• defunct •
di-fêngkt • Hear it!
Part of Speech: Adjective
Meaning: 1. No longer functioning . 2. No longer living, dead, deceased, no longer existing.
Notes: English once had a noun defunction, which meant "dying, death", but it has long since become defunct itself. Its replacement, defunctness, is rare. We do have an adjective, defunctive, that seems to be alive and well.
In Play: This word is most often used in the sense of "nonexistent" today: "The vacuum tube is just another piece of defunct technology like typewriters, horse carts, and manual automobile throttles." However, its basic sense is "not functioning", which could leave the issue of nonexistence an open question: "The Eaton Inn restaurant is now defunct; it closed its doors last month."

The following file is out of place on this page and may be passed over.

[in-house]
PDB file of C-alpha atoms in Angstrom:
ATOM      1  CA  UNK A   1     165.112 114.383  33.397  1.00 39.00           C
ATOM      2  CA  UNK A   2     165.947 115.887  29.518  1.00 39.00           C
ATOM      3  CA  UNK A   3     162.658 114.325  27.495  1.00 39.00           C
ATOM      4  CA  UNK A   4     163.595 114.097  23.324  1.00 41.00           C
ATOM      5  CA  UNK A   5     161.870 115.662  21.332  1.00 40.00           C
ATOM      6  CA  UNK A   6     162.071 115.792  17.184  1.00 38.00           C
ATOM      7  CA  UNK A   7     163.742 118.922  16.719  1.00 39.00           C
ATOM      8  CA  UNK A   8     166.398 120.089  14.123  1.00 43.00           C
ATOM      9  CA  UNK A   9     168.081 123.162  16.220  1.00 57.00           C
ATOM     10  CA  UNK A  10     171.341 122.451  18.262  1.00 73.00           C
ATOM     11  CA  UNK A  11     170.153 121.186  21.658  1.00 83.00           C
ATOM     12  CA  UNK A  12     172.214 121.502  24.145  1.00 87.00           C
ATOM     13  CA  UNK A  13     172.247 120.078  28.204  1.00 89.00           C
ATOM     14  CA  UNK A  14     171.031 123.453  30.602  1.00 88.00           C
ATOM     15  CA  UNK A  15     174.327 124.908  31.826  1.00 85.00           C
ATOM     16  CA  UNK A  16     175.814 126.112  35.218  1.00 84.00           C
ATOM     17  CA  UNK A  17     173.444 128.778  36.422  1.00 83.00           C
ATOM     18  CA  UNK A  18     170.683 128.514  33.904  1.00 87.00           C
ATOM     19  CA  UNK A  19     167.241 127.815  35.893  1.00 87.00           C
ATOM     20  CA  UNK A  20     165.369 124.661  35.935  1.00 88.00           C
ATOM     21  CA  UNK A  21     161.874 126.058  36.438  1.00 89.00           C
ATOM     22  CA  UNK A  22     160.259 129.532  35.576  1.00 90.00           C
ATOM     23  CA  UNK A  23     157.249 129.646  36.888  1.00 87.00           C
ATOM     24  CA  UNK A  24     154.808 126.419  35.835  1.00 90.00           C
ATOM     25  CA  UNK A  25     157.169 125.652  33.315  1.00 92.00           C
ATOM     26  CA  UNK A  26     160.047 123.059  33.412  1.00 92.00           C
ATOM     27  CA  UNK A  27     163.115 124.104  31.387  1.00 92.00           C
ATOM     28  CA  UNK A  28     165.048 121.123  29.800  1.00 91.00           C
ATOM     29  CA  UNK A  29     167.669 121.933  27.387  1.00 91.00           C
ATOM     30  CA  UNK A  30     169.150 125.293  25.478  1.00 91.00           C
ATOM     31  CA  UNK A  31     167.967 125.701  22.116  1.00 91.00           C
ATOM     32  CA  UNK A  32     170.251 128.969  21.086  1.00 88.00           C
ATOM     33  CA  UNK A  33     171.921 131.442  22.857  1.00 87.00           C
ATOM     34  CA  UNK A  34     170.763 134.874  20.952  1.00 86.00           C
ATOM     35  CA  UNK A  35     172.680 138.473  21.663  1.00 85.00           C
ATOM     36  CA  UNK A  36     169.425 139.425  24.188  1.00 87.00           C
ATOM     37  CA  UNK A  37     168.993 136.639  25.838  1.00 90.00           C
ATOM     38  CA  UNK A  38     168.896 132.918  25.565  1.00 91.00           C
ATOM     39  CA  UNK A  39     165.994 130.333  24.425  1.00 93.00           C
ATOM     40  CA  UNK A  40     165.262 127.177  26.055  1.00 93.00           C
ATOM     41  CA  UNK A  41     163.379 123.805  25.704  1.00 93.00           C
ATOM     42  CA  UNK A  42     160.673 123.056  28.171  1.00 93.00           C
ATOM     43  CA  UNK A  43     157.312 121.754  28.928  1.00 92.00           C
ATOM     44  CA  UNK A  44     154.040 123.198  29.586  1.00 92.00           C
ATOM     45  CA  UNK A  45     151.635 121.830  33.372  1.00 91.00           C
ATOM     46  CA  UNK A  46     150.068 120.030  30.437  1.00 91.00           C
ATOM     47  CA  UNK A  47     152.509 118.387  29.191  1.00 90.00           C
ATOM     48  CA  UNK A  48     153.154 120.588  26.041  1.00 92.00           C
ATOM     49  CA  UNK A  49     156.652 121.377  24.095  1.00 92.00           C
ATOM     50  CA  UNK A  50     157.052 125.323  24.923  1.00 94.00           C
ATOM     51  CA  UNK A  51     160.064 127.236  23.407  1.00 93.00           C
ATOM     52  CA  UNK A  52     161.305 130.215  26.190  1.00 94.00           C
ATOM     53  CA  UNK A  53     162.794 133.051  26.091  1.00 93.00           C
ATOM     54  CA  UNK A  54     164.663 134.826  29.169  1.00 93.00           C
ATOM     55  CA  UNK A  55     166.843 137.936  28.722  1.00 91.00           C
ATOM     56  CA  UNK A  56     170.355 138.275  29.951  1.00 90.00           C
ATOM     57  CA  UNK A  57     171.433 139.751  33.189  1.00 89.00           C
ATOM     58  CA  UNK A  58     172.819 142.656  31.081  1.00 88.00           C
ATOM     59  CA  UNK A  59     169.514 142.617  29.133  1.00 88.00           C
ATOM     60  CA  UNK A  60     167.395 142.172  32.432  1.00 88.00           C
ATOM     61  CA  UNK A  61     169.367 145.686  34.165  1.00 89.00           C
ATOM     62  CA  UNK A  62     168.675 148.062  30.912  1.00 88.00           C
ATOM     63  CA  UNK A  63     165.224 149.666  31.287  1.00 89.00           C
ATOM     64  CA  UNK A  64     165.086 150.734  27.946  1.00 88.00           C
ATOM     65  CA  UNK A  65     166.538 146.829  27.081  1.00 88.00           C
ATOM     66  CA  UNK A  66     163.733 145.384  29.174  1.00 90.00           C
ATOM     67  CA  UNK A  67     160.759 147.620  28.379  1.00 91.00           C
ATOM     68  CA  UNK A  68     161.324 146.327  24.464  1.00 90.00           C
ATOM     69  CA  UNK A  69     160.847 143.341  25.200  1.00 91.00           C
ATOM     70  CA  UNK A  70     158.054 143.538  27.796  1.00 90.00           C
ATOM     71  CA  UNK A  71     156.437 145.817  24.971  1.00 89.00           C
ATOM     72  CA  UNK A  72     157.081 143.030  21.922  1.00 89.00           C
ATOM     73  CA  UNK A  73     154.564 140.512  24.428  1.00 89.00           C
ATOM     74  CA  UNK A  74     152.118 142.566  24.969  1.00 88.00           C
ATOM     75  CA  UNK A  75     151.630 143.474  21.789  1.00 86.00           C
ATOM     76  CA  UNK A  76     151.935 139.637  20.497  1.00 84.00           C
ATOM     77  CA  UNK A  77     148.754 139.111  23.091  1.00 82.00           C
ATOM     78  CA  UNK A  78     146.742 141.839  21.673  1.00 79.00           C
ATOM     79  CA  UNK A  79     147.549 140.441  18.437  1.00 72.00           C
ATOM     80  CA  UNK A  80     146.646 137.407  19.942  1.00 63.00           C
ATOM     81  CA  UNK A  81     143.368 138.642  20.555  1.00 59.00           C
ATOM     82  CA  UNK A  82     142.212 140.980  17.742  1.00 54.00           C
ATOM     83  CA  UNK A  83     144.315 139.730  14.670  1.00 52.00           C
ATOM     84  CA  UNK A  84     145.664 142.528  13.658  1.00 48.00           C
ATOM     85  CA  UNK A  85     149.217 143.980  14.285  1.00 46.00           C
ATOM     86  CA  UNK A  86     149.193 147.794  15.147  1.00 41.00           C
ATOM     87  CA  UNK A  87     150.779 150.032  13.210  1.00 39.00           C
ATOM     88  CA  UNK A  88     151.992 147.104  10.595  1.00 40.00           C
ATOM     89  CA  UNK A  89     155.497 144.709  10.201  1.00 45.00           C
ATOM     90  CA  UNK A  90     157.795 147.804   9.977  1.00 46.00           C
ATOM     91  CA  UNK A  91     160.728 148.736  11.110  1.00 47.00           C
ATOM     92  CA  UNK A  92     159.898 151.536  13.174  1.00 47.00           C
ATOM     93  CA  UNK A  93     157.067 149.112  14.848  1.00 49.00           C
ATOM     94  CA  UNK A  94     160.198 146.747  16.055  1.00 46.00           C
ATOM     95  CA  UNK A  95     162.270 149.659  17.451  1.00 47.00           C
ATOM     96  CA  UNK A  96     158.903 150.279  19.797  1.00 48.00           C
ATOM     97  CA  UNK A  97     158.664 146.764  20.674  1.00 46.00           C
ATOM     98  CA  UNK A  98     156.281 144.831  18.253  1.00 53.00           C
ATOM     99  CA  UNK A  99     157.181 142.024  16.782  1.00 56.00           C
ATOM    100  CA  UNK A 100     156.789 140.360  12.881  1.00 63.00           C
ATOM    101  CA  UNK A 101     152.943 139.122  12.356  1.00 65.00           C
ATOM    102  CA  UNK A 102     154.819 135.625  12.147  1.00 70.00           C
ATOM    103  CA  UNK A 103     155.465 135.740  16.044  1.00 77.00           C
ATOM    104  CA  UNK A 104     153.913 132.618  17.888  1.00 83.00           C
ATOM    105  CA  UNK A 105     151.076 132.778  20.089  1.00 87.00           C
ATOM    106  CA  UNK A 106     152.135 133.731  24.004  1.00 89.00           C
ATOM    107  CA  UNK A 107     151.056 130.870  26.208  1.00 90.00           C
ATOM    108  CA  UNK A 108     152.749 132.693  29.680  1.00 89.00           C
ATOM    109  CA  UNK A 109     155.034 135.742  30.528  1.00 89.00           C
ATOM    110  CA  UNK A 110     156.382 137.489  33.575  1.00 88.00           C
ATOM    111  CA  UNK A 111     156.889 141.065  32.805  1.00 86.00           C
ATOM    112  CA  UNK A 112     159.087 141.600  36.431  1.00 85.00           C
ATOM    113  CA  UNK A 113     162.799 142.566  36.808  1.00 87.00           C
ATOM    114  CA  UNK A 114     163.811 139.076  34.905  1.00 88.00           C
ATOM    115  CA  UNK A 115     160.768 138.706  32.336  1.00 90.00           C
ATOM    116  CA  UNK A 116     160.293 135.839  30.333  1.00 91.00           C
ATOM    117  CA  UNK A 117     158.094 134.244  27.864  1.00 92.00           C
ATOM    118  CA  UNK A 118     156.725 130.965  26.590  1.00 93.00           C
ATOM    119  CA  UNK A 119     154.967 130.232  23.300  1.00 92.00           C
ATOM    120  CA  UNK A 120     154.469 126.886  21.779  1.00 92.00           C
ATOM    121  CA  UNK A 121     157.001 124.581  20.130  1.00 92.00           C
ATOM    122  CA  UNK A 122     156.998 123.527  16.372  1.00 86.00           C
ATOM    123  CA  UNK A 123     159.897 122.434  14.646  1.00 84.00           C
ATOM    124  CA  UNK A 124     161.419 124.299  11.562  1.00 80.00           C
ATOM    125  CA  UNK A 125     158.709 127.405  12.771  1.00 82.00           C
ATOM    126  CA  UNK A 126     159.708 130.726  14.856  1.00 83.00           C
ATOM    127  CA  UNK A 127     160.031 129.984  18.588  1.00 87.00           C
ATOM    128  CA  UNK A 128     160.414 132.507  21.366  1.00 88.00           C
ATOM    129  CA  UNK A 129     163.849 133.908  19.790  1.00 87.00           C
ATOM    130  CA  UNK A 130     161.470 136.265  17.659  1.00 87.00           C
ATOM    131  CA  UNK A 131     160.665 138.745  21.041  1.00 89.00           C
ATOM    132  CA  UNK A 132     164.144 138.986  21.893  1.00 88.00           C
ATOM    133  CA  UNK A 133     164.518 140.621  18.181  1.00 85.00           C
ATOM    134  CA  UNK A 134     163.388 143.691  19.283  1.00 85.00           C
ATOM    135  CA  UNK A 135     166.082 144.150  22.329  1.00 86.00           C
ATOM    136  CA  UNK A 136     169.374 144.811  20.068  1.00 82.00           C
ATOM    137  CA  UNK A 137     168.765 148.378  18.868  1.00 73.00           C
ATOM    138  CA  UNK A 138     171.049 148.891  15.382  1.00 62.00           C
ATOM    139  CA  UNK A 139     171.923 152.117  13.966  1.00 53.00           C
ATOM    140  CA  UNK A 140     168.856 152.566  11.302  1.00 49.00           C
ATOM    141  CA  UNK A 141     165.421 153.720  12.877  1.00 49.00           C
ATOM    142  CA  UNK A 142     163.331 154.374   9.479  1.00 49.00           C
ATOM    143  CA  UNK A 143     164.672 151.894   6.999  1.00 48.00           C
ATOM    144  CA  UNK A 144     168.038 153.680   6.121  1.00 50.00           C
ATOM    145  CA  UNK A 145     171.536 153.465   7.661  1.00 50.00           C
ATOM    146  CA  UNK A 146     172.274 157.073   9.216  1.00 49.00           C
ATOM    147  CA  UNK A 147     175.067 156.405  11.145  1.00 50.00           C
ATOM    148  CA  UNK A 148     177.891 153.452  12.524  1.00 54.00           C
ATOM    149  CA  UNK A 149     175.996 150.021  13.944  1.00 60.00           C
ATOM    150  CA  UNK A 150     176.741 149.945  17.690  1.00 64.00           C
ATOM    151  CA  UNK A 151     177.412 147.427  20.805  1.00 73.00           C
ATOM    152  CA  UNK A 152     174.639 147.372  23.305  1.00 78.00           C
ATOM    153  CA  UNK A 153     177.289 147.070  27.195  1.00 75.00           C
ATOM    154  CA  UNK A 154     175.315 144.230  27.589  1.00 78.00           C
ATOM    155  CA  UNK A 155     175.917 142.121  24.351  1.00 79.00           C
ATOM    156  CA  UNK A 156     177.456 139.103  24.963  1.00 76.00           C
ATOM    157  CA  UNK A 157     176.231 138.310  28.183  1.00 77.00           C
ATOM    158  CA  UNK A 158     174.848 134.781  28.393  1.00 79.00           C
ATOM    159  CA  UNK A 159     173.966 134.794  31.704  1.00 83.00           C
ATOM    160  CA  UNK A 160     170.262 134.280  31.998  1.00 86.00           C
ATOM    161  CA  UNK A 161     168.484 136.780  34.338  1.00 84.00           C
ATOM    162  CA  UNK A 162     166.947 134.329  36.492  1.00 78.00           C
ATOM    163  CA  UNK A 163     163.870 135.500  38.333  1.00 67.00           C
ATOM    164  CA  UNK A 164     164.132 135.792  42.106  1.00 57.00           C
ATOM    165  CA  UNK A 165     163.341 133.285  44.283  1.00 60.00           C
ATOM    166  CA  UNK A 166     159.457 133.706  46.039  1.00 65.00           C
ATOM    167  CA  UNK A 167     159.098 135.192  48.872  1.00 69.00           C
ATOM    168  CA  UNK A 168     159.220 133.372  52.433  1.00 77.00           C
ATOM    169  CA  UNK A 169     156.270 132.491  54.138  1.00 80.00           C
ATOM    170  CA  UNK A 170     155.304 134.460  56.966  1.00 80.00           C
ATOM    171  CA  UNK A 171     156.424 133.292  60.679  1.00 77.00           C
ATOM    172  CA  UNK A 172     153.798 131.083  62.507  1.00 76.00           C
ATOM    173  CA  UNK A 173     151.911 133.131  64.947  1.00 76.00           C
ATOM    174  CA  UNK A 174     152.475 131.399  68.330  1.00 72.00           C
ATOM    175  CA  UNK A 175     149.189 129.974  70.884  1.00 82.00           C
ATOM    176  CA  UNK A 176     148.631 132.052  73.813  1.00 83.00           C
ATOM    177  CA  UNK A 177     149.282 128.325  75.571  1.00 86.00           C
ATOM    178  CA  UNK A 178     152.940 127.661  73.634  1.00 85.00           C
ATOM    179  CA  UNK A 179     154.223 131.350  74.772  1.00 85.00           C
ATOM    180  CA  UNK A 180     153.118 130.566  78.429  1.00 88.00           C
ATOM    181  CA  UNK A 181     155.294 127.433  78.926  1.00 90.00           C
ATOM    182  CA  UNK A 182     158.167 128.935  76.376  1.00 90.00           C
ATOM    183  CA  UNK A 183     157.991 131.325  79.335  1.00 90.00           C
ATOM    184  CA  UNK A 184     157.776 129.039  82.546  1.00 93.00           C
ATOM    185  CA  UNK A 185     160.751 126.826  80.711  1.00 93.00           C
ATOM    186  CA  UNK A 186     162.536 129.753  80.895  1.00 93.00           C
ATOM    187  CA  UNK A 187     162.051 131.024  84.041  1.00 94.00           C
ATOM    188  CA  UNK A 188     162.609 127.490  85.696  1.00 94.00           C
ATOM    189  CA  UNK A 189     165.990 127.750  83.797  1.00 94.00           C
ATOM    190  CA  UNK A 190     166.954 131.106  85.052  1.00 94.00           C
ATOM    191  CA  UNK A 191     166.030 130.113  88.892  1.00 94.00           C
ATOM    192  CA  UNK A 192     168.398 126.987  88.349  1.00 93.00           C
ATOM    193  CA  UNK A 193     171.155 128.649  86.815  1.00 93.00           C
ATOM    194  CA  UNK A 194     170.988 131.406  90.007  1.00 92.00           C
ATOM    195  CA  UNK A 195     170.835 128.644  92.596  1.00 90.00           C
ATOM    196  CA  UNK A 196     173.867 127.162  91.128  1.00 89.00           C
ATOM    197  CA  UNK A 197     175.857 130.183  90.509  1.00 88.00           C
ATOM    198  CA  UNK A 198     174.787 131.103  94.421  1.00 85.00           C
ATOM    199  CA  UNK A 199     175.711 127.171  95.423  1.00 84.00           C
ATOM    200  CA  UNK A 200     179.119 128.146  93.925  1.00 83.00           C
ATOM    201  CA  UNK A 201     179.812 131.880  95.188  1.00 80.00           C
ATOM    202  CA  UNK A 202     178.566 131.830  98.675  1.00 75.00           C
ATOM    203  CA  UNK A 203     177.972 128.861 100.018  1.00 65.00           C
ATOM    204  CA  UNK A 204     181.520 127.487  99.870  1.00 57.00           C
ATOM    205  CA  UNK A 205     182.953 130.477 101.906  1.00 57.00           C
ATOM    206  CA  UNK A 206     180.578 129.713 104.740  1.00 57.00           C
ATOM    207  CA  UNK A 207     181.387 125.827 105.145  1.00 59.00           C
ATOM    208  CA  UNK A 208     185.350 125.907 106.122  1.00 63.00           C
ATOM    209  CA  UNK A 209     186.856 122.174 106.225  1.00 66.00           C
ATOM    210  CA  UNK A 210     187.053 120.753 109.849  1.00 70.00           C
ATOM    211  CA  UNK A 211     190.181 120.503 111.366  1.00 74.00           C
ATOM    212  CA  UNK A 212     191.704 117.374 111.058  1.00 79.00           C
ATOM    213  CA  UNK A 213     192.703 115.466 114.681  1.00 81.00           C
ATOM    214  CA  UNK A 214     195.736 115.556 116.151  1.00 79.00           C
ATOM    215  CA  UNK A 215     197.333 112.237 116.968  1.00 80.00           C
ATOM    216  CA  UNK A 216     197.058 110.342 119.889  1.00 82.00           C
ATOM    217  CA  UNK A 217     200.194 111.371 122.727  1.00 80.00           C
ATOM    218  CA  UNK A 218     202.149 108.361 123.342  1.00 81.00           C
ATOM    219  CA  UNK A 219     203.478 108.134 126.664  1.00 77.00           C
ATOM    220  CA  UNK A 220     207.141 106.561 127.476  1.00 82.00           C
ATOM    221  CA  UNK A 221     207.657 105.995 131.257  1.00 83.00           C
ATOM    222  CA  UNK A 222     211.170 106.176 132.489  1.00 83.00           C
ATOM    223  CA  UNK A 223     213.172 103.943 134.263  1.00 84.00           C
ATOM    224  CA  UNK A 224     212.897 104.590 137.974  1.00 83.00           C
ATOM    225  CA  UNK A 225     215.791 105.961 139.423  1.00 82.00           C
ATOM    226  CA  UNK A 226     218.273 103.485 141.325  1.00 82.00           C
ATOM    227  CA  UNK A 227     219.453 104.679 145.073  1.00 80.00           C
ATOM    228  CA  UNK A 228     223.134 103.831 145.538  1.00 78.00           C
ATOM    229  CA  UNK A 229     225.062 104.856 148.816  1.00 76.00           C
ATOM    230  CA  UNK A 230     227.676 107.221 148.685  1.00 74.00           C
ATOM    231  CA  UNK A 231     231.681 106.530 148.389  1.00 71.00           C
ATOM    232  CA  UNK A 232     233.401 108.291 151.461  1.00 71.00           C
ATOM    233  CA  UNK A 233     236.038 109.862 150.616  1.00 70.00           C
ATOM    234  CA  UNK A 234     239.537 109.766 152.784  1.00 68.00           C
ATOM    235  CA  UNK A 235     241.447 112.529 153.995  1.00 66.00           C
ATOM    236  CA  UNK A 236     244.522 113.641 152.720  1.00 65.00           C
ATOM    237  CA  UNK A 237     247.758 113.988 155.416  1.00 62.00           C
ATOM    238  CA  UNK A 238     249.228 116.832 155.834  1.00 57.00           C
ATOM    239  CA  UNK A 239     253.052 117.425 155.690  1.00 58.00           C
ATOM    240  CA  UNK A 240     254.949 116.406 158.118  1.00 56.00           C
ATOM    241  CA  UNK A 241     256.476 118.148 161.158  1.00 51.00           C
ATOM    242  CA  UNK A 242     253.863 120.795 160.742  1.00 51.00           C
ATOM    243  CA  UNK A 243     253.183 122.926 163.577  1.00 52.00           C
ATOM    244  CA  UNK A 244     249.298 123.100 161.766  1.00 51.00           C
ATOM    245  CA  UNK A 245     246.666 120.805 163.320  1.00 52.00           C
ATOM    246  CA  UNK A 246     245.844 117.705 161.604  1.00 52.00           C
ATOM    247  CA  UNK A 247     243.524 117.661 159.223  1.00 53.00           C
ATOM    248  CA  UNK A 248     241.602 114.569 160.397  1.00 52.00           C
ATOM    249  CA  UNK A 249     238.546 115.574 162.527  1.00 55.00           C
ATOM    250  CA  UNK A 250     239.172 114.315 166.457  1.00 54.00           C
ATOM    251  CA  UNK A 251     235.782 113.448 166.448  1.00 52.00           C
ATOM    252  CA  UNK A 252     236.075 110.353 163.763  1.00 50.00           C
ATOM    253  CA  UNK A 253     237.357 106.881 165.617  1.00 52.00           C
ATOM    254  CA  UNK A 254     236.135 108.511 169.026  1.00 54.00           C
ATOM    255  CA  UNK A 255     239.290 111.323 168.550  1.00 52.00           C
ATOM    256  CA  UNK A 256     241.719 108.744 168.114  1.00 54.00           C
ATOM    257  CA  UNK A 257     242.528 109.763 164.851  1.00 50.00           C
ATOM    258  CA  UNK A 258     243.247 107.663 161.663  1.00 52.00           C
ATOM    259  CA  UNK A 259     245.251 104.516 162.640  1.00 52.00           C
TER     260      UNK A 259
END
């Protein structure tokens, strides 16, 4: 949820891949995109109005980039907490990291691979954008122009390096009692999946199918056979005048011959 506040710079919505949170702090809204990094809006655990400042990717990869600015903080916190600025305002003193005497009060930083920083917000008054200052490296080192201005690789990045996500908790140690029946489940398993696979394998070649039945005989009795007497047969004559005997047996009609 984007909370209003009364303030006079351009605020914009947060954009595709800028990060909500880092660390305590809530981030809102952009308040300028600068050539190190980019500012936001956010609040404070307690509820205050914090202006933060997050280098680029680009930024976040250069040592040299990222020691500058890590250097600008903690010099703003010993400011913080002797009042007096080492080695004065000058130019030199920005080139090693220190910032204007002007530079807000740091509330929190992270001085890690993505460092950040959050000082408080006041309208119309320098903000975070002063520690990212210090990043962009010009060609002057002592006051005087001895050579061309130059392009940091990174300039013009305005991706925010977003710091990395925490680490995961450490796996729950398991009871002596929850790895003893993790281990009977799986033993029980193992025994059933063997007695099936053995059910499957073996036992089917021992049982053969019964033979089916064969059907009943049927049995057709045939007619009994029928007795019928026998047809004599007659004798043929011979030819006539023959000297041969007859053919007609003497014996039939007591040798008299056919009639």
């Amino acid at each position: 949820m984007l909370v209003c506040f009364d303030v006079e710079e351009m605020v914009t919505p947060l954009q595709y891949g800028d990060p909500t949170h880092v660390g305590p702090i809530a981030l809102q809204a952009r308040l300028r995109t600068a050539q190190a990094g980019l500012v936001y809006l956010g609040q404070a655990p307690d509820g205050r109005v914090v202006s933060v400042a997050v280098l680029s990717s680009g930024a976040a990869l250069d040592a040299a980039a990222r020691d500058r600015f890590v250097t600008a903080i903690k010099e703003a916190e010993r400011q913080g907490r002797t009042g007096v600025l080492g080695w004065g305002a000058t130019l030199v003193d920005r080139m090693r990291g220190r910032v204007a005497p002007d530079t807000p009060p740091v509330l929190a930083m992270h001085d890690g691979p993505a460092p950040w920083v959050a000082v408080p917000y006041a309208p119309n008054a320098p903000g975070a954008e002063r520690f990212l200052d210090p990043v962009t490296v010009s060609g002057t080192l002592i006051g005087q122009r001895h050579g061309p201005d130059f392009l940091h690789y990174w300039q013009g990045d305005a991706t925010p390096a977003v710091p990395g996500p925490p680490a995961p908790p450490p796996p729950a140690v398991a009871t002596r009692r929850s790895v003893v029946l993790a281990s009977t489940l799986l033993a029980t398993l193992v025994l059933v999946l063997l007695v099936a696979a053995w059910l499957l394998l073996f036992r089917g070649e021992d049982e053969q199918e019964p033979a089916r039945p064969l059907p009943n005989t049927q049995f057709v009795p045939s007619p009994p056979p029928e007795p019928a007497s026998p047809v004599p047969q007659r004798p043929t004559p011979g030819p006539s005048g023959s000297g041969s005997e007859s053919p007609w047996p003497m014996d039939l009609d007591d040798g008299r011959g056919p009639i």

Word History: This Good Word is Old French defunct (Modern French défunt) inherited from Latin defunctus "finished, dead", from the past participle of defungor "to discharge, finish", combining de- "off, completely" + fungor "to perform or discharge duty". Fungor comes from PIE bhung- "be of use, be used", the source also of Sanskrit bhunjate "to benefit, make benefit, atone", Armenian bowcanem "to feed", and Old Irish bongaid "to break, harvest". Function comes from Latin functio(n), another derivation from the past participle of fungor. (We owe another debt of gratitude to Jackie Strauss of Philadelphia. Thank heaven the stream of recommendations from her has not gone defunct.)
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